So quite frankly; I'd suggest to look around further than merely some players on the market. The software market is much more extensive than merely Microsoft or Google, especially when you're looking at specific segments.
"AdAway, Titanium Backup, Angry Birds space".
Check. Ad removal is non-existent. Being a wp7 user it also struck me as odd but backups... non-existent. Angry Birds Space; yups... As in nope, but "yups; you're right there".
"HD Widgets or BeWeather"
This particular app. isn't available to my knowledge, but in all fairness there are plenty of very good alternatives. My personal favourite being WeatherMaster (which GPS location weather works quite well IMO).
"a good dropbox or box client that can sync my photos automatically (skydrive doesn't cut it, too cumbersome to work with linux)"
Cumbersome? You do realize that you can access SkyDrive from within Linux using any decent WebDAV client? You should easily be able to access this using KDE or Gnome filemanagers.
"Google plus, fring or nimbuzz"
Both aren't supported, correct. However, when it comes to IM and such there is the alternative to utilize Live's messenger or Facebooks chat features. Not the same, you're right there, but I figured I'd mention it nonetheless.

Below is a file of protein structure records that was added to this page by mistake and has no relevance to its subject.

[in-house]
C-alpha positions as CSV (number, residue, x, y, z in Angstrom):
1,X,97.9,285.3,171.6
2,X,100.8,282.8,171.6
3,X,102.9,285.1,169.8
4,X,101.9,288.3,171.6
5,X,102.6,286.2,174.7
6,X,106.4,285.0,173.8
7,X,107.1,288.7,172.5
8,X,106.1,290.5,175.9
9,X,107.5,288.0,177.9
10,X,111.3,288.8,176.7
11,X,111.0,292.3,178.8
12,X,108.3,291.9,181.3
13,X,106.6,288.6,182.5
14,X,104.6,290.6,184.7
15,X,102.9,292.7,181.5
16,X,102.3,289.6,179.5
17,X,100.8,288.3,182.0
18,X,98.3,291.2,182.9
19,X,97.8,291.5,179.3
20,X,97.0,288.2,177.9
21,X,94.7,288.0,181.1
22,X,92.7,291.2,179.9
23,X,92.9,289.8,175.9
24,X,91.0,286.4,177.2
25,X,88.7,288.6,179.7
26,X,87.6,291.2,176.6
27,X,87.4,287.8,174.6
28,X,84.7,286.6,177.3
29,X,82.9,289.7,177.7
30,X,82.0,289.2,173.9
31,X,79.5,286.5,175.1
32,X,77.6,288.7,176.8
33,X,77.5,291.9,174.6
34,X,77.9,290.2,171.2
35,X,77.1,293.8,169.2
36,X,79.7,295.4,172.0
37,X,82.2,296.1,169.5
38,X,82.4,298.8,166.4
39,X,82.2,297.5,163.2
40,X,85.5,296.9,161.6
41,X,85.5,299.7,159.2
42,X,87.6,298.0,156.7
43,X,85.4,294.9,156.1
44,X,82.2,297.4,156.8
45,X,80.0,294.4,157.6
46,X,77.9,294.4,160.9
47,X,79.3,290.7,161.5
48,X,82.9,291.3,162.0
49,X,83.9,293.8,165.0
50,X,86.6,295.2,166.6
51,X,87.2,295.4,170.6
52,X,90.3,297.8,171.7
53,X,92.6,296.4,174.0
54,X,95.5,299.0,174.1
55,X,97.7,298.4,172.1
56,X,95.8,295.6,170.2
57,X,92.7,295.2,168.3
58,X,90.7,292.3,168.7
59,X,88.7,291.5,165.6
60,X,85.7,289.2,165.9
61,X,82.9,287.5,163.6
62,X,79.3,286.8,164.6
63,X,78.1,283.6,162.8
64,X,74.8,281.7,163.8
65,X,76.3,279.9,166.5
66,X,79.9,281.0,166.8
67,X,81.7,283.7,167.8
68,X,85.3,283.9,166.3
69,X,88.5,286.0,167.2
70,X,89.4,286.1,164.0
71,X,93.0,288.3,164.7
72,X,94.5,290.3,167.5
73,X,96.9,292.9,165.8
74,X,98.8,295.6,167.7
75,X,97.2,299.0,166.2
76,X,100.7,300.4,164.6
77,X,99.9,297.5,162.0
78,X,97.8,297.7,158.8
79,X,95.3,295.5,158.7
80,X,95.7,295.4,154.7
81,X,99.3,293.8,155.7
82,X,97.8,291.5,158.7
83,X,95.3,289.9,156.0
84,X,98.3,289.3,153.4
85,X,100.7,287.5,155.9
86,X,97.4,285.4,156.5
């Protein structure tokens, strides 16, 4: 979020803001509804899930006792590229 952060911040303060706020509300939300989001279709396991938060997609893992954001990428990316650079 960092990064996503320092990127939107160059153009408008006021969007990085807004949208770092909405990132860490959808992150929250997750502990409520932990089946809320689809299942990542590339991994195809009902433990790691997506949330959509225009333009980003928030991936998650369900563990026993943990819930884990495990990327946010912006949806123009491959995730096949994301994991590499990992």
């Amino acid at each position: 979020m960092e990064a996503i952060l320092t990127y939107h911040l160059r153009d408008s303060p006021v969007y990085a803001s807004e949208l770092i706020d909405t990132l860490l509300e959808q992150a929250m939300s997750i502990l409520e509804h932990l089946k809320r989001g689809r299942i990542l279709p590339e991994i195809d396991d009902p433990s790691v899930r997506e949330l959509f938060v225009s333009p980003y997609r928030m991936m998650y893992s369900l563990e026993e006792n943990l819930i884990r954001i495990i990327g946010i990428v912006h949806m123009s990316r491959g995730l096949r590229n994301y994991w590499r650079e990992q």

There is Skype but... With the limitation that it cannot receive incoming calls as if they were normal calls (app doesn't continue to run in the background).
"Decent gmail client"
GMail / Google Mail is natively supported by the OS.
However; not being familiar with gmail myself keep in mind that I have no idea if you refer to specific features which could very well be supported in a native gmail client and not in the default WP7 mailclients. In all honesty; wp7 mail clients have some pro's (IMO) but also con's (for example; you can't easily use your gmail account and tell it to use "mydomain.com" as sender because it will force you to use your gmail alias; even though "mydomain.com" can also be mapped to gmail).
Thanks for your comment!
So this guy discovered that if you take away a users freedom then this user can do less damage to the system. Brilliant.
Question of course remains how much is that loss of freedom going to cost us in the longer run...
In the beginning of Windows you'd have to cough up big bucks before you could get hold of the required tools to write software for it. When stuff became more mainstream the prices also dropped up to the point where we are now. I get Windows 7, I can download the Visual Studio Express versions for free and from there on start writing software for my environment. Better yet; I can also resort to other free solutions such as Java.